Saturday 21 October 2017

Chinese Xbox workers threatened suicide over jobs

DOZENS of Chinese workers assembling Xbox video game consoles climbed onto a factory dormitory roof, and some threatened to jump to their deaths in a row over jobs, it has been revealed.

The dispute was settled but highlighted growing labour unrest as China's economy slows.

The dispute boiled over after contract manufacturer Foxconn Technology Group said it would close the production line for Microsoft's Xbox 360 consoles at its plant in the central city of Wuhan and transfer some workers to other jobs.

Workers said Foxconn initially offered severance pay for those that wanted to leave rather than be transferred, but then reneged. Foxconn said transfers were offered, not severance, and only to some workers.

The workers climbed to the top of the six-storey dormitory and threatened to jump before city officials persuaded them to return to work. They said up to 200 people were involved in the strike and photos posted online showed dozens of people crowding the roof of the concrete building.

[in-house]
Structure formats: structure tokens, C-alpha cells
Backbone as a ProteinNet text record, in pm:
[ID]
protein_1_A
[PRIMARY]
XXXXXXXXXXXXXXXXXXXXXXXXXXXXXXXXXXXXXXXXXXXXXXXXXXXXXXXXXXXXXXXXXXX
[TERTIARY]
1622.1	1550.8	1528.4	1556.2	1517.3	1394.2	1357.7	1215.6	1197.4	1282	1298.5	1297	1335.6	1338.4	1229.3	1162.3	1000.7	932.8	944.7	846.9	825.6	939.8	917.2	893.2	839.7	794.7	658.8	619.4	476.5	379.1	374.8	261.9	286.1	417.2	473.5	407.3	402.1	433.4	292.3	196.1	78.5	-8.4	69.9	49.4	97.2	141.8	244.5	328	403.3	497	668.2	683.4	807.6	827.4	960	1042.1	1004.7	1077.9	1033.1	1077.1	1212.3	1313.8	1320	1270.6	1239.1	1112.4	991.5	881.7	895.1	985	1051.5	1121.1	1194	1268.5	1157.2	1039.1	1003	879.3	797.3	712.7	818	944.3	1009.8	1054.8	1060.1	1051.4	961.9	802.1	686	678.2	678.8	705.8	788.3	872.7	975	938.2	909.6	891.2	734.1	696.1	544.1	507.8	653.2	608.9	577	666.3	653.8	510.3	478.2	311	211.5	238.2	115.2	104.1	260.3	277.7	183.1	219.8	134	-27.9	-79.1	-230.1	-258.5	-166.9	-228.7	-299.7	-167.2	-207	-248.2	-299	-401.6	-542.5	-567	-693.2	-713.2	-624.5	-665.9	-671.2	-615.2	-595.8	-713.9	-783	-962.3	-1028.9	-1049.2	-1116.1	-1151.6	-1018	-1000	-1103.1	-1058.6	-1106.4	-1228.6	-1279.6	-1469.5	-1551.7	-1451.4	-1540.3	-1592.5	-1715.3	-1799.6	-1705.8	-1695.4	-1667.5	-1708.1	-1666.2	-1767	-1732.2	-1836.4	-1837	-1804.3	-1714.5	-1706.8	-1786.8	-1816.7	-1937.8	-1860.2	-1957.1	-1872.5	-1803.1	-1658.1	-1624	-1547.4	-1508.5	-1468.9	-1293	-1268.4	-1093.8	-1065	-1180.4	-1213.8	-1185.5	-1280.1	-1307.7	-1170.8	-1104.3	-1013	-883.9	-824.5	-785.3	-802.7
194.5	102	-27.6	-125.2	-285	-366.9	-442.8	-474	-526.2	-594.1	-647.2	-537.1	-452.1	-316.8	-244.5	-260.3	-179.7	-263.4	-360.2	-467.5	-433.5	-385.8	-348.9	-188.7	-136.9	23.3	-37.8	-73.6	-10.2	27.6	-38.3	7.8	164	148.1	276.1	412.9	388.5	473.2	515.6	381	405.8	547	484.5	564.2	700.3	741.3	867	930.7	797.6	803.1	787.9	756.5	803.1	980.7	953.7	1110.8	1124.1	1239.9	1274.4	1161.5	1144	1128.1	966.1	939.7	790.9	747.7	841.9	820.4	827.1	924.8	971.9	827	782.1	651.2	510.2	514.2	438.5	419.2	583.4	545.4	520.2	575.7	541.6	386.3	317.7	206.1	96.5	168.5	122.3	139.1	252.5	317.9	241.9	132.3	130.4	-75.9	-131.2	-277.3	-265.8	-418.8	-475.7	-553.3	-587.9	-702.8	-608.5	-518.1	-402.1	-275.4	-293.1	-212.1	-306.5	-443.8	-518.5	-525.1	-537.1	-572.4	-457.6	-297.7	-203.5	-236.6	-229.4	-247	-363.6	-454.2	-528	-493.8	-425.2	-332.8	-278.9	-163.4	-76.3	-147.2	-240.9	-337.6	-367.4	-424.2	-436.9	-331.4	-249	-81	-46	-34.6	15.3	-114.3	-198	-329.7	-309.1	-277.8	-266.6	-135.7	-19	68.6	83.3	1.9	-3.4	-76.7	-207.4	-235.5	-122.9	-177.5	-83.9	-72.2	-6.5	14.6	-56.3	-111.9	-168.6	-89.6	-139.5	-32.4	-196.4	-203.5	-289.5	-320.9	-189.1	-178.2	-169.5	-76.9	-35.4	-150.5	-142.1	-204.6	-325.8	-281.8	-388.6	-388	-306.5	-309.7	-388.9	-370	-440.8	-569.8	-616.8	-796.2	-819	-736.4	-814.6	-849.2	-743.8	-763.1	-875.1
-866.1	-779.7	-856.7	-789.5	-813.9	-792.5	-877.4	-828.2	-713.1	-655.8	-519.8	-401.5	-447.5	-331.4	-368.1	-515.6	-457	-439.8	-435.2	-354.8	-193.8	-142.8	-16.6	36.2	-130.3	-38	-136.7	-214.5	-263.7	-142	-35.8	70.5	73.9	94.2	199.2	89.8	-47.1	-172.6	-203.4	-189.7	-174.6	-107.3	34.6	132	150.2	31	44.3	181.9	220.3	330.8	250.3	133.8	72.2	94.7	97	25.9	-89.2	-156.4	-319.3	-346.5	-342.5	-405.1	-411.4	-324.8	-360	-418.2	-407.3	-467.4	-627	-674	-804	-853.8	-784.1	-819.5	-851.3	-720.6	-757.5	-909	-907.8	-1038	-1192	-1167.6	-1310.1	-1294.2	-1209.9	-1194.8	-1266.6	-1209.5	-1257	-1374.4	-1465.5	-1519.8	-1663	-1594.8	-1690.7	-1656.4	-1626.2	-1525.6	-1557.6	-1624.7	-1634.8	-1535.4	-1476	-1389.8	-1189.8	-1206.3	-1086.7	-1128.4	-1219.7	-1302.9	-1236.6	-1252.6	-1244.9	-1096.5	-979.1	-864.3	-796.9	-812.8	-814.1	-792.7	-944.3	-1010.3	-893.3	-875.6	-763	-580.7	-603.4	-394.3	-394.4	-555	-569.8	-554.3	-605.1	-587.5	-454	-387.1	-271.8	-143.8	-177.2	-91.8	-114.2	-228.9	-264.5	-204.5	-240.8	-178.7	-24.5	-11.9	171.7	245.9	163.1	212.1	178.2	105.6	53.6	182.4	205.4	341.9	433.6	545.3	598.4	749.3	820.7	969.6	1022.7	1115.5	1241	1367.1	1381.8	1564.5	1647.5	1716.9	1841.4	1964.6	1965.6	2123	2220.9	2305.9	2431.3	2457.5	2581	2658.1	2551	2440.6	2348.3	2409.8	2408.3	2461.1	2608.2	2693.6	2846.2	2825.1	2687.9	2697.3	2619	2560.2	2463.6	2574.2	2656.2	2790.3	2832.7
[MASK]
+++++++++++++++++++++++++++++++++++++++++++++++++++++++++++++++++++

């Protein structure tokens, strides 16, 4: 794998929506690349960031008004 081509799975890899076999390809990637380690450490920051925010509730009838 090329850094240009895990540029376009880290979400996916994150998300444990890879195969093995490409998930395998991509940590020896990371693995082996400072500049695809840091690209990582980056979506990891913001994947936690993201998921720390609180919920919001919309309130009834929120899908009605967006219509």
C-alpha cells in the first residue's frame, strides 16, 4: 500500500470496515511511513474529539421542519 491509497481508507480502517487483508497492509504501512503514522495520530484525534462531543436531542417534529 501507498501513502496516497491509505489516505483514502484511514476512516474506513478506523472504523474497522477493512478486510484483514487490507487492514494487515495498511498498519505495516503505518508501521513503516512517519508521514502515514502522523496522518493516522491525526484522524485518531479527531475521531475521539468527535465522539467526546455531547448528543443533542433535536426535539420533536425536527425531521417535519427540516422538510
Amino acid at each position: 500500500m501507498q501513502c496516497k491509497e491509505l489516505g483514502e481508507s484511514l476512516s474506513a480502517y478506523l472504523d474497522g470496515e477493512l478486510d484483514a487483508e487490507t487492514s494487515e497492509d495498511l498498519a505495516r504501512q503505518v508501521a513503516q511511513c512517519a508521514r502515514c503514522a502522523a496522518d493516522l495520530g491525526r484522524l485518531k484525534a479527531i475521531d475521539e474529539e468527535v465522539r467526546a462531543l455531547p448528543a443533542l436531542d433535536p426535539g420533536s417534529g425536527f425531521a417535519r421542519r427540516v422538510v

"Actually none of them were going to jump. They were there for the compensation. But the government and the company officials were just as afraid, because if even one of them jumped, the consequences would be hard to imagine," said Wang Jungang, an equipment engineer.

The row is the latest labour trouble to hit Foxconn, part of Taiwan's Hon Hai Precision Industry Co that makes iPads and iPhones for Apple as well as Xboxes and other gadgets, helping consumer electronics brands hold down costs.

Its massive China plants are run with military-like discipline, which labour rights activists say contributed to a spate of suicides in 2010.

Strikes have risen in recent months across China as factories cope with rising costs, scarce credit and declining orders from Europe, the United States and domestic companies.

After the rooftop protest, Microsoft said in a statement that it investigated, finding that the dispute centred on Foxconn's staffing and transfer policies, not working conditions. "After the protest, the majority of workers chose to return to work. A smaller portion of those employees elected to resign," the statement said.

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